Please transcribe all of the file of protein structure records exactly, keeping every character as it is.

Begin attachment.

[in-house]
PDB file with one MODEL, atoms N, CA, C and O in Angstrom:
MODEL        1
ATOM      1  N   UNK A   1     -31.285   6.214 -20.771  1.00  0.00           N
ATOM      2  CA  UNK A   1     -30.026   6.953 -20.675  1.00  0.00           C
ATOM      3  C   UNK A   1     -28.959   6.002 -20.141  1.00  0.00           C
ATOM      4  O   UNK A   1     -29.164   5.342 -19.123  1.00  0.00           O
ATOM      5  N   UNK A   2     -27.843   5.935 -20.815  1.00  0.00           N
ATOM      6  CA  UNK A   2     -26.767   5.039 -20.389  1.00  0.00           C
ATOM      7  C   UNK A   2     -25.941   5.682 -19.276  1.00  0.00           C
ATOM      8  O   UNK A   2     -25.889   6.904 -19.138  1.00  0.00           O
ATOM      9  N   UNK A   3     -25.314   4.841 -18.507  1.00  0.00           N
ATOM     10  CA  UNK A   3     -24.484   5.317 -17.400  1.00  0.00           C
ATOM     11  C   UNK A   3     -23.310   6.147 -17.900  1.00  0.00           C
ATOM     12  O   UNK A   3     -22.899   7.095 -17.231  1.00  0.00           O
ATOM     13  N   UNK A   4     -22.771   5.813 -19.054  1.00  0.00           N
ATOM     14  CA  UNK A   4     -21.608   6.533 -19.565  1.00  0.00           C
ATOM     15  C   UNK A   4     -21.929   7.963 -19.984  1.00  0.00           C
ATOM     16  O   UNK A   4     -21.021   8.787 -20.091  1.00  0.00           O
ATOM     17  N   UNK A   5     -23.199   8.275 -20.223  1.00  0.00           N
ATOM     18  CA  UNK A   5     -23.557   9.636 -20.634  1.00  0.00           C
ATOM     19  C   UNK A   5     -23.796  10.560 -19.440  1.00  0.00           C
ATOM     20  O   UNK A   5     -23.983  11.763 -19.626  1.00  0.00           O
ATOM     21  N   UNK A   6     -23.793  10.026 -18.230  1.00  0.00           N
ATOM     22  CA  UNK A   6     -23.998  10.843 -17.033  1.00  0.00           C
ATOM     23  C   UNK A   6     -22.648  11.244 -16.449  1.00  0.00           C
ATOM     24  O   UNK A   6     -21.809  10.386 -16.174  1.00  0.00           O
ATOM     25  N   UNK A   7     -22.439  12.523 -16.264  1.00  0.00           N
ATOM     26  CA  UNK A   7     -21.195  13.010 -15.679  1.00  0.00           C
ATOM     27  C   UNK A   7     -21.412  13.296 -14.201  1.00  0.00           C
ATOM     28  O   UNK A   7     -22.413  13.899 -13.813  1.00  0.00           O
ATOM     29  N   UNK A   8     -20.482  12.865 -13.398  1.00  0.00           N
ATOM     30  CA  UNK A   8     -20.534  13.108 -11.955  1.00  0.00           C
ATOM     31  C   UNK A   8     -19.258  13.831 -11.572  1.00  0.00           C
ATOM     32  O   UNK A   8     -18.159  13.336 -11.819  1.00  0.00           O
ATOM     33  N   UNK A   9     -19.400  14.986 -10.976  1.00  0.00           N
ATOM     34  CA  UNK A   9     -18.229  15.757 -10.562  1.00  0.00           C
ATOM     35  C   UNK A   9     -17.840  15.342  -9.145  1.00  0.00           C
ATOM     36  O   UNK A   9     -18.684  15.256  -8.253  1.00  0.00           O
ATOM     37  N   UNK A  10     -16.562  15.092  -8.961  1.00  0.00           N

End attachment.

[in-house]
PDB file with one MODEL, atoms N, CA, C and O in Angstrom:
MODEL        1
ATOM      1  N   UNK A   1     -31.285   6.214 -20.771  1.00  0.00           N
ATOM      2  CA  UNK A   1     -30.026   6.953 -20.675  1.00  0.00           C
ATOM      3  C   UNK A   1     -28.959   6.002 -20.141  1.00  0.00           C
ATOM      4  O   UNK A   1     -29.164   5.342 -19.123  1.00  0.00           O
ATOM      5  N   UNK A   2     -27.843   5.935 -20.815  1.00  0.00           N
ATOM      6  CA  UNK A   2     -26.767   5.039 -20.389  1.00  0.00           C
ATOM      7  C   UNK A   2     -25.941   5.682 -19.276  1.00  0.00           C
ATOM      8  O   UNK A   2     -25.889   6.904 -19.138  1.00  0.00           O
ATOM      9  N   UNK A   3     -25.314   4.841 -18.507  1.00  0.00           N
ATOM     10  CA  UNK A   3     -24.484   5.317 -17.400  1.00  0.00           C
ATOM     11  C   UNK A   3     -23.310   6.147 -17.900  1.00  0.00           C
ATOM     12  O   UNK A   3     -22.899   7.095 -17.231  1.00  0.00           O
ATOM     13  N   UNK A   4     -22.771   5.813 -19.054  1.00  0.00           N
ATOM     14  CA  UNK A   4     -21.608   6.533 -19.565  1.00  0.00           C
ATOM     15  C   UNK A   4     -21.929   7.963 -19.984  1.00  0.00           C
ATOM     16  O   UNK A   4     -21.021   8.787 -20.091  1.00  0.00           O
ATOM     17  N   UNK A   5     -23.199   8.275 -20.223  1.00  0.00           N
ATOM     18  CA  UNK A   5     -23.557   9.636 -20.634  1.00  0.00           C
ATOM     19  C   UNK A   5     -23.796  10.560 -19.440  1.00  0.00           C
ATOM     20  O   UNK A   5     -23.983  11.763 -19.626  1.00  0.00           O
ATOM     21  N   UNK A   6     -23.793  10.026 -18.230  1.00  0.00           N
ATOM     22  CA  UNK A   6     -23.998  10.843 -17.033  1.00  0.00           C
ATOM     23  C   UNK A   6     -22.648  11.244 -16.449  1.00  0.00           C
ATOM     24  O   UNK A   6     -21.809  10.386 -16.174  1.00  0.00           O
ATOM     25  N   UNK A   7     -22.439  12.523 -16.264  1.00  0.00           N
ATOM     26  CA  UNK A   7     -21.195  13.010 -15.679  1.00  0.00           C
ATOM     27  C   UNK A   7     -21.412  13.296 -14.201  1.00  0.00           C
ATOM     28  O   UNK A   7     -22.413  13.899 -13.813  1.00  0.00           O
ATOM     29  N   UNK A   8     -20.482  12.865 -13.398  1.00  0.00           N
ATOM     30  CA  UNK A   8     -20.534  13.108 -11.955  1.00  0.00           C
ATOM     31  C   UNK A   8     -19.258  13.831 -11.572  1.00  0.00           C
ATOM     32  O   UNK A   8     -18.159  13.336 -11.819  1.00  0.00           O
ATOM     33  N   UNK A   9     -19.400  14.986 -10.976  1.00  0.00           N
ATOM     34  CA  UNK A   9     -18.229  15.757 -10.562  1.00  0.00           C
ATOM     35  C   UNK A   9     -17.840  15.342  -9.145  1.00  0.00           C
ATOM     36  O   UNK A   9     -18.684  15.256  -8.253  1.00  0.00           O
ATOM     37  N   UNK A  10     -16.562  15.092  -8.961  1.00  0.00           N